It’s important to be aware that the bed mount fixation may not be strong enough, which can lead to movement between the robot and the patient. This error in mounting could result in lateral deviation. Soft-tissue pressure should also be considered as a factor that can cause deviation on the robotic arm. Thick and tough tissues can cause the robot’s drill to deviate due to the high pressure applied by the robot.
Questioning The Advantage Of Spine Surgery Robots
Currently, the assessment outcomes of robot-assisted pedicle screw insertion predominantly consist of factors such as screw placement accuracy, radiation exposure/time, surgical duration, blood loss, and so on.
While literature has shown positive results for robot-assisted pedicle screw placement, with the experimental group outperforming the control group (which may use methods such as fluoroscopy or freehand techniques), there are still some articles that present different opinions on the matter. Surgeons may find robot-assisted systems less attractive when the anatomy is already clear, as there is no advantage in accuracy over conventional freehand surgery.
One randomized controlled trial found that the use of the Mazor™ robot for screw placement actually decreased accuracy. A question regarding the precision of the robot may arise from various factors such as preoperative planning, quality of imaging, and intraoperative manipulation. Most robotic systems still require the surgeon to verify, fine-tune or manually plan the automatic calculation of the robot’s parameters.
The accuracy and efficiency of planning are dependent on the processing of image correction and the pattern of the image. Currently, the fusion of 2D and 3D multi-mode images can be achieved automatically, but it may be time-consuming or may not achieve high precision for complex cases.
The design of screw insertion mainly depends on manual evaluation, and it does not have the ability to plan or verify based on a combination of physical condition and kinematics. One of the main factors that affects accuracy during surgery is the lateral sliding of the locating pin, which is often considered a significant problem and typically occurs at the facet of the herringbone groove.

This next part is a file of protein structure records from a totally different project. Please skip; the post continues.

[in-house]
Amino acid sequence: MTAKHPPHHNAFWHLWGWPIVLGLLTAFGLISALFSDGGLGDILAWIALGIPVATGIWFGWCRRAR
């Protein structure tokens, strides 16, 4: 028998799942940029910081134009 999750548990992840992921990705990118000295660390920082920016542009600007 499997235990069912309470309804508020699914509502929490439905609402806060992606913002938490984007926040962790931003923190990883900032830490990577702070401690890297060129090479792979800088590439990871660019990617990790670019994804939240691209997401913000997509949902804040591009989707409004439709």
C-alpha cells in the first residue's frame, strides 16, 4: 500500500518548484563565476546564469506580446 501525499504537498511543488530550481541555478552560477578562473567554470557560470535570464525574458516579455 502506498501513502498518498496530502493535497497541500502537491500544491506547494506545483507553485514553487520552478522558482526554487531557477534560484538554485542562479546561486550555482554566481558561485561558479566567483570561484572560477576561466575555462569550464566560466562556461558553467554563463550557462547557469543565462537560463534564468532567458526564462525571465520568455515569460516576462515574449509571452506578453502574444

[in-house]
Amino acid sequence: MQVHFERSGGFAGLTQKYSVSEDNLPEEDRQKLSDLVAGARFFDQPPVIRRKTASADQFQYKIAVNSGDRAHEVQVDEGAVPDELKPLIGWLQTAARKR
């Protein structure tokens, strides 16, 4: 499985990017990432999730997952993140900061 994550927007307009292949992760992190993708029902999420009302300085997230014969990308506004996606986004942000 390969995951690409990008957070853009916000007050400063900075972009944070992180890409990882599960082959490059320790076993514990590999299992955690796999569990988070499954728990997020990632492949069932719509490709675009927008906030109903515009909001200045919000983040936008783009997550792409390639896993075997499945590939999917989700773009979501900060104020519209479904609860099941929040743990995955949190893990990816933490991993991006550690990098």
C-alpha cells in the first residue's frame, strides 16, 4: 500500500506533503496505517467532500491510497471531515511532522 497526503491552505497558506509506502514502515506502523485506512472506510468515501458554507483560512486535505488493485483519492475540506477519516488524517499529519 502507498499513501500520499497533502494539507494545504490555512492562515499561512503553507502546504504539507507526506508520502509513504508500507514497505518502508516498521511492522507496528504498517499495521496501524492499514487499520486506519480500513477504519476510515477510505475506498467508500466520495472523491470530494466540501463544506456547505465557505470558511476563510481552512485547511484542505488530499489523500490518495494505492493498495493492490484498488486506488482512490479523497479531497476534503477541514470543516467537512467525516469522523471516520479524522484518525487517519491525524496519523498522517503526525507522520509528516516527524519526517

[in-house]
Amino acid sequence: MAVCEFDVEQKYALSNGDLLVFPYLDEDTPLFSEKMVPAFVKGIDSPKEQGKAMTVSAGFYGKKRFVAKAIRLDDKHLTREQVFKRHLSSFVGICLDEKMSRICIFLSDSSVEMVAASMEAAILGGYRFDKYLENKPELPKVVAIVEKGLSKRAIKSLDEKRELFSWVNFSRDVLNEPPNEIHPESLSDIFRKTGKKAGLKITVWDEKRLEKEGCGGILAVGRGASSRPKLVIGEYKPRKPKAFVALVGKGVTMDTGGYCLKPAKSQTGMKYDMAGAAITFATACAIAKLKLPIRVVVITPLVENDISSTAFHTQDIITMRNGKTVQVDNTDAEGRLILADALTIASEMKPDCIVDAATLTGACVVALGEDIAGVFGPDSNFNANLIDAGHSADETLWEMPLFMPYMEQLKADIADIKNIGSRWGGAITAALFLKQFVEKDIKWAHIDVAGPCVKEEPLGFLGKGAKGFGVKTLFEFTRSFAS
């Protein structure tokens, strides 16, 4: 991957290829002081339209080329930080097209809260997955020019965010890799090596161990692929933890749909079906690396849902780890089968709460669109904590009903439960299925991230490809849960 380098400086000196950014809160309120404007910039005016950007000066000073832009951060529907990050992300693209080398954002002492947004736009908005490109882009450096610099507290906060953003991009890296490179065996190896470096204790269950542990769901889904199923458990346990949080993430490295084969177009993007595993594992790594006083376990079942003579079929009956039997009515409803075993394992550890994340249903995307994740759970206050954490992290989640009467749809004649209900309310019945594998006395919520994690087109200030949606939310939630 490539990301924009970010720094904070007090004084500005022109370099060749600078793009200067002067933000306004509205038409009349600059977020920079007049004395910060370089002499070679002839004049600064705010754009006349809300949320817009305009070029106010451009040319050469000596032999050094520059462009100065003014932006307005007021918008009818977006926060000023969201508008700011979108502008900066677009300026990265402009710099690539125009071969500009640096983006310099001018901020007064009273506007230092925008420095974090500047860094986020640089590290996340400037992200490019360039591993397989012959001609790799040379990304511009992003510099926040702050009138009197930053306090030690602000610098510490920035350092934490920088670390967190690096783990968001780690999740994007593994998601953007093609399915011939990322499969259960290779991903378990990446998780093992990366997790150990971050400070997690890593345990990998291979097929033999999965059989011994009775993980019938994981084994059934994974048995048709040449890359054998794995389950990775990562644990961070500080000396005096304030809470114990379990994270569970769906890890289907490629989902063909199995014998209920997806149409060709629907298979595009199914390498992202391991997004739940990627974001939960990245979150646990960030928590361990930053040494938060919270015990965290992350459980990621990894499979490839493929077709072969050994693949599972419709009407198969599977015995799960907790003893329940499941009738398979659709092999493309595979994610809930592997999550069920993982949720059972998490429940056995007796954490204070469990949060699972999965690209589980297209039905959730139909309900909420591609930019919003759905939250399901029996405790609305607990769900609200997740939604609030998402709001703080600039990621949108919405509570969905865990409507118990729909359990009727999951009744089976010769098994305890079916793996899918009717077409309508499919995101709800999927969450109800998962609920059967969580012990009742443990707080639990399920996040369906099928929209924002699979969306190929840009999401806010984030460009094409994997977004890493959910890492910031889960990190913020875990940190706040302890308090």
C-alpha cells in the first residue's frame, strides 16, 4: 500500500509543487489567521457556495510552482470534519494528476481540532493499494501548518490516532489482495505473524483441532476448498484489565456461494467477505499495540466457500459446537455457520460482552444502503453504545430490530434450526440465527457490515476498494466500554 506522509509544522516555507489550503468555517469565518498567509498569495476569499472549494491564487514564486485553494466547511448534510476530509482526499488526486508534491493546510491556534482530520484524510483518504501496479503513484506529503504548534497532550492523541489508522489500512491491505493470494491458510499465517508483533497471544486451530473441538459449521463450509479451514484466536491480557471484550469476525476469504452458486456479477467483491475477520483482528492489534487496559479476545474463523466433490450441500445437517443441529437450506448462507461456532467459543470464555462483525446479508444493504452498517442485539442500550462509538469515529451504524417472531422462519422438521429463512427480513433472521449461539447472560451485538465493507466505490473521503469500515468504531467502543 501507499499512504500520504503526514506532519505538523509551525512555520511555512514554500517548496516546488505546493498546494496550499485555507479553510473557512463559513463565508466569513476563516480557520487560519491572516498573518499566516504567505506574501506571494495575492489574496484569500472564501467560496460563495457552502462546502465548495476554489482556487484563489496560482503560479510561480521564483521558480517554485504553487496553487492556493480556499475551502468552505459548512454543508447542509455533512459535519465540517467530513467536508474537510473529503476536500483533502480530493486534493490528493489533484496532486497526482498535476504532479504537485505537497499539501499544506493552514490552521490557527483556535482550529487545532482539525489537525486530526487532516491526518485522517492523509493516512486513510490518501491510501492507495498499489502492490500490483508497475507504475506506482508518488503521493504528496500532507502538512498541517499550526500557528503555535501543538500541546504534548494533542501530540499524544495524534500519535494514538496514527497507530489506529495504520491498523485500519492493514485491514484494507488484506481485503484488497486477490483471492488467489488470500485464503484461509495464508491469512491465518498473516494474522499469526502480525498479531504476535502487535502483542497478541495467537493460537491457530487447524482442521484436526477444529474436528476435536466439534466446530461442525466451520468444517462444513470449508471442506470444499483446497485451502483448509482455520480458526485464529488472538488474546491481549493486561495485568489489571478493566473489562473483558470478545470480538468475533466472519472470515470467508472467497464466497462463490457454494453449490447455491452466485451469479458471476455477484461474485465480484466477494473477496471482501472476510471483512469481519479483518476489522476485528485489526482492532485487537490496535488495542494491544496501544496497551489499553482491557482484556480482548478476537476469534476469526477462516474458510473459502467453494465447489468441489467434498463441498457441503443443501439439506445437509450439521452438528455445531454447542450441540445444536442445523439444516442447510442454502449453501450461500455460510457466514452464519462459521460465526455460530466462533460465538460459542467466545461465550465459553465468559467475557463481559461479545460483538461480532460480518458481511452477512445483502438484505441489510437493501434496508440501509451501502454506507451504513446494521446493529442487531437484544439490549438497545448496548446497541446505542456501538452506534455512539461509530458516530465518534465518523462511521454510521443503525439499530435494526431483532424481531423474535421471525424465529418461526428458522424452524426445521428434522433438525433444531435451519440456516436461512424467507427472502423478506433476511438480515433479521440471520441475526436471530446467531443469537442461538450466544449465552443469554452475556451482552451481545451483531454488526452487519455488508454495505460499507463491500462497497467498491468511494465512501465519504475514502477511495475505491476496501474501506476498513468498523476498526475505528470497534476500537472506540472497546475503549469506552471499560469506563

Therefore, the positioning of the guidance rail could be affected by an incorrect entry point caused by the lateral sliding of the locating pin, resulting in deviation from the planned path. Additionally, minor changes in body position due to surgeon’s manipulation and patient’s respiratory motion, especially at the thoracic and lumbar vertebra, can also have an impact on the accuracy of the robot’s position.
Another concern in spine surgery is the radiation exposure that occurs during intraoperative fluoroscopy, which can be particularly problematic for surgeons and other staff involved in minimally invasive procedures. Surgical robots are designed to minimize the need for intraoperative radiation, which is one of their advantages.
Currently, robot-assisted surgery has not demonstrated a clear advantage in minimizing radiation exposure. Our doctors’ confidence and experience are the main factors that determine radiation exposure.
Need for Further Research on Postoperative Complications and Cost-Effectiveness of Robot-Assisted Surgery
When a new surgical technique is introduced and advocated, it is essential to assess not only its impact on surgical outcomes but also its effects on postoperative recovery, complications, social factors, and other relevant factors. The use of robotic technology for pedicle screw placement can potentially reduce the risk of adjacent-segment destruction, a common complication in spine surgery, by avoiding the need for surgeons to invade proximal facet joints.
Maybe due to the fact that spine surgery robots are still in the development phase, patients may have to pay more to undergo robot-assisted surgery. As a result, it may be perceived as a costly or a lucrative business tool.
The potential future application of spine surgical robotics is still widely regarded as promising. It holds significant potential for application in both horizontal and vertical fields.
Spinal surgery robots seem to offer better accuracy in placing pedicle screws compared to freehand placement or placement using fluoroscopy. Once the major limitations and drawbacks of the spine surgical robots are addressed and improved, their use is expected to become widespread in clinical practice.
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I am Vedant Vaksha, Fellowship trained Spine, Sports and Arthroscopic Surgeon at Complete Orthopedics. I take care of patients with ailments of the neck, back, shoulder, knee, elbow and ankle. I personally approve this content and have written most of it myself.